Billy Meyer

July 2, 2009 by  
Filed under Featured Hall of Famer

The Waco native was one of the sport’s most successful Funny Car racers prior to his retirement from driving at only 33 years of age. Meyer began his career at the age of 16. At the time, he was the youngest person ever licensed to drive a funny car.

In 112 NHRA races Meyer went to the finals 22 times, for a final round appearance percentage of 20 %. He earned 12 NHRA National Event victories, for a final round win percentage of 55%. Those percentages are higher than any current drivers except John Force. Meyer contested the NHRA Winston series championship every season he raced. He finished in the top 10 every season he competed, completed the Winston season in the top three six times, and was a three time Winston series runner-up. Meyer also competed in the IHRA Winston series, which at the time was a viable rival to the NHRA. He won one IHRA Winston Funny Car Championship, collected eight IHRA victories and was a four time winner of the Spring Nationals at Bristol, Tennessee.

Meyer’s career highlights include the following; he was his own crew chief for all but 6 months of his racing career, he won the last race he participated in prior to his retirement, the NHRA Winston Finals, and he recorded only one red light in his total career. Meyer also was the first Funny Car owner to win races with two different drivers, himself and the late Tripp Shumake, in a single season. Finally, Meyer was selected to be one of the top 50 drivers of all time in 1998.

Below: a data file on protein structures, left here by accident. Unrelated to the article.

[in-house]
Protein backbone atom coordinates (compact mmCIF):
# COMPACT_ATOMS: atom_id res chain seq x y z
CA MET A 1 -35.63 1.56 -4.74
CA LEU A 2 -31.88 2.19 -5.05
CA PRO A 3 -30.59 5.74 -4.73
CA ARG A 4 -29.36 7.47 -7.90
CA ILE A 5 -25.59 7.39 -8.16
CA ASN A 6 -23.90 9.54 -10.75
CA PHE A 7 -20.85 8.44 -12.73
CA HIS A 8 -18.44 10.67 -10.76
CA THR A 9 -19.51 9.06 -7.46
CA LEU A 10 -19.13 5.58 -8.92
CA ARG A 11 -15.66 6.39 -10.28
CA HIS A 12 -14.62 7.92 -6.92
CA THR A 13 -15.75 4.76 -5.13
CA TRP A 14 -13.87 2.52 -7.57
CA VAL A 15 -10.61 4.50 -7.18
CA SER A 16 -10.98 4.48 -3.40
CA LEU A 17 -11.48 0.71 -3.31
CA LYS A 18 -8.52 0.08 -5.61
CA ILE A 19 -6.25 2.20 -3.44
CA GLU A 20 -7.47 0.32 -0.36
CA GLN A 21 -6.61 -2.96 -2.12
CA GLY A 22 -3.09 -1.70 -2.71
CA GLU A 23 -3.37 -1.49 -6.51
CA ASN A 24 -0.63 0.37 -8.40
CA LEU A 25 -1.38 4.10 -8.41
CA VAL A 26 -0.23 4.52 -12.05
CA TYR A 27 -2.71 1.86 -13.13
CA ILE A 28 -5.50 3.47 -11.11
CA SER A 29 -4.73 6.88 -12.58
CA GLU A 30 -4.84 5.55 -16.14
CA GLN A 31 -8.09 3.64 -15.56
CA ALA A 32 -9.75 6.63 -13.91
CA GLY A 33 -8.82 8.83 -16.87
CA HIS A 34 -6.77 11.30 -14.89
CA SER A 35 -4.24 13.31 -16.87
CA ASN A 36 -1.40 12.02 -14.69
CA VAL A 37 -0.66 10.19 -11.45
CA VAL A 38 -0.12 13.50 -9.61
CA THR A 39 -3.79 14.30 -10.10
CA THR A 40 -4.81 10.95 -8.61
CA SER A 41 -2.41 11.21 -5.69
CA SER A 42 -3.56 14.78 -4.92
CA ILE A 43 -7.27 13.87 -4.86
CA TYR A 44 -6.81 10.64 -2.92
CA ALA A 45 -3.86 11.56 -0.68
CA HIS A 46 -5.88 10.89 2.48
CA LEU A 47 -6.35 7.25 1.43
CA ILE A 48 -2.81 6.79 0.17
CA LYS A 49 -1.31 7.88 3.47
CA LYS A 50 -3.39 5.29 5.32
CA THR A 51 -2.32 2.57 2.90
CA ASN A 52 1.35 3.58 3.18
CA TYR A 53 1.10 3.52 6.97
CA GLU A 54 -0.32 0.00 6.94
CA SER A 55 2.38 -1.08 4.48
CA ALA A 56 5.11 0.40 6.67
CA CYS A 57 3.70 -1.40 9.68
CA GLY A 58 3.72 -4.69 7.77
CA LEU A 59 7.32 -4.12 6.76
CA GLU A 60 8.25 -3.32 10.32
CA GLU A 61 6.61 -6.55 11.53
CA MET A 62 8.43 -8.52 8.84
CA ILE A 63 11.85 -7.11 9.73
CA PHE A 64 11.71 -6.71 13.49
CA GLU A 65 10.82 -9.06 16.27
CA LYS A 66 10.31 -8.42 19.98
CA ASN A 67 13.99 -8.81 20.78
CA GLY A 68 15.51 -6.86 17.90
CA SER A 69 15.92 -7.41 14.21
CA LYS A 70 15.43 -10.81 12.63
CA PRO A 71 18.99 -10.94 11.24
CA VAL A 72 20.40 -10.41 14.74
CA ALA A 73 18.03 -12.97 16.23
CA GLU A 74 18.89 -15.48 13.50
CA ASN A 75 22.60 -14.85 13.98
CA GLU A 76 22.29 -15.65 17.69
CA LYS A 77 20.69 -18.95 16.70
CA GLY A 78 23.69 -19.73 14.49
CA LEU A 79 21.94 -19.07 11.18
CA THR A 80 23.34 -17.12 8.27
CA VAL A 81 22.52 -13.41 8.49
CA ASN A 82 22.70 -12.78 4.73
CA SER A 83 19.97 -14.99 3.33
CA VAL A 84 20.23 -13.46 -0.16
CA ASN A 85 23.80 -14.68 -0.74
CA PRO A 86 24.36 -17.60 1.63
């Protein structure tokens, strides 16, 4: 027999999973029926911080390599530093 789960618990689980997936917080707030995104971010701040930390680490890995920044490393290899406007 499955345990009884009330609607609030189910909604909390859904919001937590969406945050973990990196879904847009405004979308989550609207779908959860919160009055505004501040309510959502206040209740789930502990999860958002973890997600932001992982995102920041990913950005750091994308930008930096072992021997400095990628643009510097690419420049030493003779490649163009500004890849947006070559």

Meyer’s successes were not limited to the race car. During his career in racing, Meyer was in partnership with Hal Needham in the Budweiser Rocket Car. This car achieved the land speed record at the Bonneville Salt Flats and was the first land vehicle to break the sound barrier. It is now housed in Smithsonian Institute. In 1986 Meyer constructed the first state-of-the-art super track, the Texas Motorplex, in Ennis TX. He won the Car Craft Magazine Person of the Year in 1987 and the Racers for Christ person of the year in 1988. Meyer had the opportunity to author the Boy Scouts of America Automotive Mechanics Merit badge in 1991. He created the successful Castrol GTX Hotline 900 line for instant NHRA results. Finally, Meyer owned and published Drag Racing Today the only industry bi-weekly magazine.

Meyer retired from the driver’s seat in 1987 but has never left the sport of drag racing. He continues to own and manage the Texas Motorplex and be involved with the lives of the past and present racers. Meyer has started and/or owns and runs a wide variety of successful businesses in Central Texas. He and his wife of 30 years, Deborah have two grown children and reside in Waco, TX.

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